8 Techniques, Proven by Research, to Help You Learn Most Efficiently
From a young age we learn. Rarely, if ever, are we taught how to learn. It seems like such a simple concept that was overlooked at school, a skill that if acquired, could supercharge our learning abilities.
Recently I took a course on Courera.org from the University of San Diageo on ‘Learning How to Learn’. The course has been very interesting and provided a number of strategies on how best to learn effectively and more efficiently.
The final assignment involves: ‘educating others in a significant and meaningful way about at least 3 of the topics covered in this course’. I thought to myself, what better way to do this than writing a blog post.
8 Techniques Proven by Research to Help You Learn Most Efficiently
The following 8 techniques can optimise your learning, allowing you to work more efficiently, spending more time doing the things you love:
Lack of sleep has been proven to cause depression (1), headaches and heart disease. Any of these ailments will hinder your learning (2), however even if you are not affected by them, a lack of sleep will have a detrimental effect on your ability to learn. Sleeping, allows your body to wash away the metabolic toxins in your brain. Without sleep, these toxins remain, making it difficult to concentrate and focus.
Respect what your body is telling you. By pushing through when you are tired, you are not learning effectively. Go to bed, get some sleep and continue studying the next day.
By reviewing material before you fall asleep, it increases the chances that you will dream about the problem you are working on, giving the diffuse (creative) part of the brain, an opportunity to work and form connections. This strengthens areas you may want to remember, as your brain erases the less important memories as you sleep.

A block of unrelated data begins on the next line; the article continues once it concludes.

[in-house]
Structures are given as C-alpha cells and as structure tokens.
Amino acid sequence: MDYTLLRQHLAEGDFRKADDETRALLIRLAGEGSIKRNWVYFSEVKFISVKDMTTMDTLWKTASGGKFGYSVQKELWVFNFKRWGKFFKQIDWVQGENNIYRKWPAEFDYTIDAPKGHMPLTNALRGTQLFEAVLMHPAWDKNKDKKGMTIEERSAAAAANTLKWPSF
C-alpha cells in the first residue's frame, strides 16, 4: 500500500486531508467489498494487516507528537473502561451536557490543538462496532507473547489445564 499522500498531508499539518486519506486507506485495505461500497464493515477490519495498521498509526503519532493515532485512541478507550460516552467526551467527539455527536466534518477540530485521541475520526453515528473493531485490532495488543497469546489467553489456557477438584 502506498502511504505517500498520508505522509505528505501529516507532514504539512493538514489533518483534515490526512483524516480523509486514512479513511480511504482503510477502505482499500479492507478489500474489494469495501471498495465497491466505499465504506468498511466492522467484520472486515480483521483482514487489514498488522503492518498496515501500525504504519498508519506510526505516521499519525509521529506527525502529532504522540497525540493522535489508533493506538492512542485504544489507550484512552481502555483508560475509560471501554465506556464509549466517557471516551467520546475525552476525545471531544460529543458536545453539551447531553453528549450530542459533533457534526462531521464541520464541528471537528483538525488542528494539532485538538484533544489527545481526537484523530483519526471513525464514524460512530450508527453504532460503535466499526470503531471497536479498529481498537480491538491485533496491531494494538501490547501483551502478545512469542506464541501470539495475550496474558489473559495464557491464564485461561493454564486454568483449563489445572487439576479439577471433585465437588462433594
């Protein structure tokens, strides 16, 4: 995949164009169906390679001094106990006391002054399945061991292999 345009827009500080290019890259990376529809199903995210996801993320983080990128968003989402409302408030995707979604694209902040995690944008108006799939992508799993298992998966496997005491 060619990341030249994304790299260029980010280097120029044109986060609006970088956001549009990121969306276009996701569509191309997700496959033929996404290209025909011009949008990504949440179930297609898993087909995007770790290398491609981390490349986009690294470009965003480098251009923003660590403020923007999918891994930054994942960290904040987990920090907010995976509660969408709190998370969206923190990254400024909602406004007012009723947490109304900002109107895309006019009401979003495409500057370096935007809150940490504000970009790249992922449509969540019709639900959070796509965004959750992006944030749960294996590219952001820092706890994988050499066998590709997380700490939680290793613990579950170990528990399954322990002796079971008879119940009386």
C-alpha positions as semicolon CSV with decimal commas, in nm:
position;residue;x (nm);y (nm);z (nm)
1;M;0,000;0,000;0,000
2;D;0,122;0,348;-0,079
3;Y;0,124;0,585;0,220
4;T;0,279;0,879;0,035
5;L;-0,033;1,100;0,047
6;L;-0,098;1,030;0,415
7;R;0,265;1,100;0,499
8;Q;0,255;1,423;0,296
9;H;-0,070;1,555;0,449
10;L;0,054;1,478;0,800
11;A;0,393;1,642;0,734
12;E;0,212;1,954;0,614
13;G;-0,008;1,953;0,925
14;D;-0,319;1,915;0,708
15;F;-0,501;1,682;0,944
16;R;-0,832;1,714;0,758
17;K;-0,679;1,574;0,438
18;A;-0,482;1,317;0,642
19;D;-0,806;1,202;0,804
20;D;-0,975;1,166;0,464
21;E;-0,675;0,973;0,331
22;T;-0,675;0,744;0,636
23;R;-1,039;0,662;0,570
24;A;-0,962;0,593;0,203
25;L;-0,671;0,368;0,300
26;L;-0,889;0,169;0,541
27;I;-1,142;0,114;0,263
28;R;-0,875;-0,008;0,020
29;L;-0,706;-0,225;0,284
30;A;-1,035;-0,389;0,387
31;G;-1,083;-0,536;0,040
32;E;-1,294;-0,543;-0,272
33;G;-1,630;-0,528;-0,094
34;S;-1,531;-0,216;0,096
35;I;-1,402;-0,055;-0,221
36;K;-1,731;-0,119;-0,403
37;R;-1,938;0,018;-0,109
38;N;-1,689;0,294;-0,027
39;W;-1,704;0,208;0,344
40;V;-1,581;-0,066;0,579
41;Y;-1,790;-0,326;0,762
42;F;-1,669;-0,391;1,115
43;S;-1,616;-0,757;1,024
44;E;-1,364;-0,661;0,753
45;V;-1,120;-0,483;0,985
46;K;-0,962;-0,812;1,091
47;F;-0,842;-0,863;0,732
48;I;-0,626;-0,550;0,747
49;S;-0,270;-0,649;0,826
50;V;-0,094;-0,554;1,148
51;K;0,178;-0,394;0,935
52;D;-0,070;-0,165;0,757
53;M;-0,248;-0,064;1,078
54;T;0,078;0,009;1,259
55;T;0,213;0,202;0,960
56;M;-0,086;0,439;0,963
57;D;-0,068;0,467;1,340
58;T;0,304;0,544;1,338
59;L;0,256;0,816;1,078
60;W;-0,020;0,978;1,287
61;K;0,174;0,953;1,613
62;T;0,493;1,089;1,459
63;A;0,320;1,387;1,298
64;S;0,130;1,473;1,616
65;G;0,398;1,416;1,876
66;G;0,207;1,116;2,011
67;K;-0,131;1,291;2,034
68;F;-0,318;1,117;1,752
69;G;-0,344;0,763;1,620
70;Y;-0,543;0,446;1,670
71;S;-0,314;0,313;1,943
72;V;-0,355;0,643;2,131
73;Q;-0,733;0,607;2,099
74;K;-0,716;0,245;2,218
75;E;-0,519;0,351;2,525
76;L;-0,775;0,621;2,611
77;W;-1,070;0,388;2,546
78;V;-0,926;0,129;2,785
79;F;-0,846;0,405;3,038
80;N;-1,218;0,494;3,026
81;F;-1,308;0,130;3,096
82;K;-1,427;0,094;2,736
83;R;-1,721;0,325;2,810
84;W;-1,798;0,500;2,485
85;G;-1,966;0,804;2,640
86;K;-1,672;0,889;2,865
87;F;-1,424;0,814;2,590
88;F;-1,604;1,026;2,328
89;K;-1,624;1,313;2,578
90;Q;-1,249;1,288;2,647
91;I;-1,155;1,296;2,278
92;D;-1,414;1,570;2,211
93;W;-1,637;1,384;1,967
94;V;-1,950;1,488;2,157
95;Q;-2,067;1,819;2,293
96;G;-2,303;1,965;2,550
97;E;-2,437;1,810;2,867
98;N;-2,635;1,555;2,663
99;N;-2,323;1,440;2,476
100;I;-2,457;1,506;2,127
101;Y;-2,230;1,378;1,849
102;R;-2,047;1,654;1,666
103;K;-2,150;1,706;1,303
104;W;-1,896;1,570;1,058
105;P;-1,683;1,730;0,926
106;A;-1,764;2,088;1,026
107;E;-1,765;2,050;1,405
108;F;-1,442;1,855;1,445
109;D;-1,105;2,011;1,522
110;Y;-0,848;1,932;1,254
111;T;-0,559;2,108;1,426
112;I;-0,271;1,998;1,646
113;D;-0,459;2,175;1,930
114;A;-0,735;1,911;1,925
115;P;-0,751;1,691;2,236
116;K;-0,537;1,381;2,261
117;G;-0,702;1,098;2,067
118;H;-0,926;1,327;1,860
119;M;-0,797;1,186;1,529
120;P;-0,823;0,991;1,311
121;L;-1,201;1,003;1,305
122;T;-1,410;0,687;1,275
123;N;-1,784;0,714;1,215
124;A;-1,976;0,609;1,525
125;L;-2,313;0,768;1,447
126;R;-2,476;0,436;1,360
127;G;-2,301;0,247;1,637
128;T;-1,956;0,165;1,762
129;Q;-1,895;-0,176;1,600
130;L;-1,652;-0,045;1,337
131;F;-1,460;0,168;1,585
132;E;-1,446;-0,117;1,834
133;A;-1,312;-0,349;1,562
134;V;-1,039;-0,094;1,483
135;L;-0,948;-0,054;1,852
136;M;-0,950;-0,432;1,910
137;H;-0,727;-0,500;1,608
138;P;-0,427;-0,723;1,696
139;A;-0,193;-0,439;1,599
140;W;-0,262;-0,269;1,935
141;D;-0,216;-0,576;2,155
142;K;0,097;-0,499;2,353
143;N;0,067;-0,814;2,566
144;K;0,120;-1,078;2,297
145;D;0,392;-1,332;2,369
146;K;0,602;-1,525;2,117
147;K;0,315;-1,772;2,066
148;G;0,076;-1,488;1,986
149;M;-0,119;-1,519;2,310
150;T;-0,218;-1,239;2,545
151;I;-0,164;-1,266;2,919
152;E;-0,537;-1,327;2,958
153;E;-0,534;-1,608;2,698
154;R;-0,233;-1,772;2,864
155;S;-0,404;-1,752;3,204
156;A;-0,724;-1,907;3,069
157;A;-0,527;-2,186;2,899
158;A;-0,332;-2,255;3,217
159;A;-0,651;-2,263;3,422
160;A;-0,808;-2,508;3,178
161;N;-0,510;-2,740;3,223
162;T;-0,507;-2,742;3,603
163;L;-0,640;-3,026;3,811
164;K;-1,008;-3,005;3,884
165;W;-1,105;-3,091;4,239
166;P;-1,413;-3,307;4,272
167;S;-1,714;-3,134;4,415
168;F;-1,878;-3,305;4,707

Chunking is the mental process of grouping pieces of information together to form an idea. For example when you learn to drive a car there are many learning chunks involved including: the gears, turning the steering wheel, operating cruise control as well many other processes. All these chunks come together to allow us to drive.
Chunking helps your brain run more effectively. Once you are able to chunk an idea, you don’t need to remember all the details, it comes naturally.
The key to chunking is to understand it. Chunks are created in the brain with the use of focused practice and repetition.
Once a chunk is formed it can be interwoven and used in other disciplines and learning. For example, French cuisine has 5 ‘mother sauces’ (3) from which all other sauces can be derived. Once you know how to make these sauces (a chunk) you can apply this knowledge to other sauces with small alterations.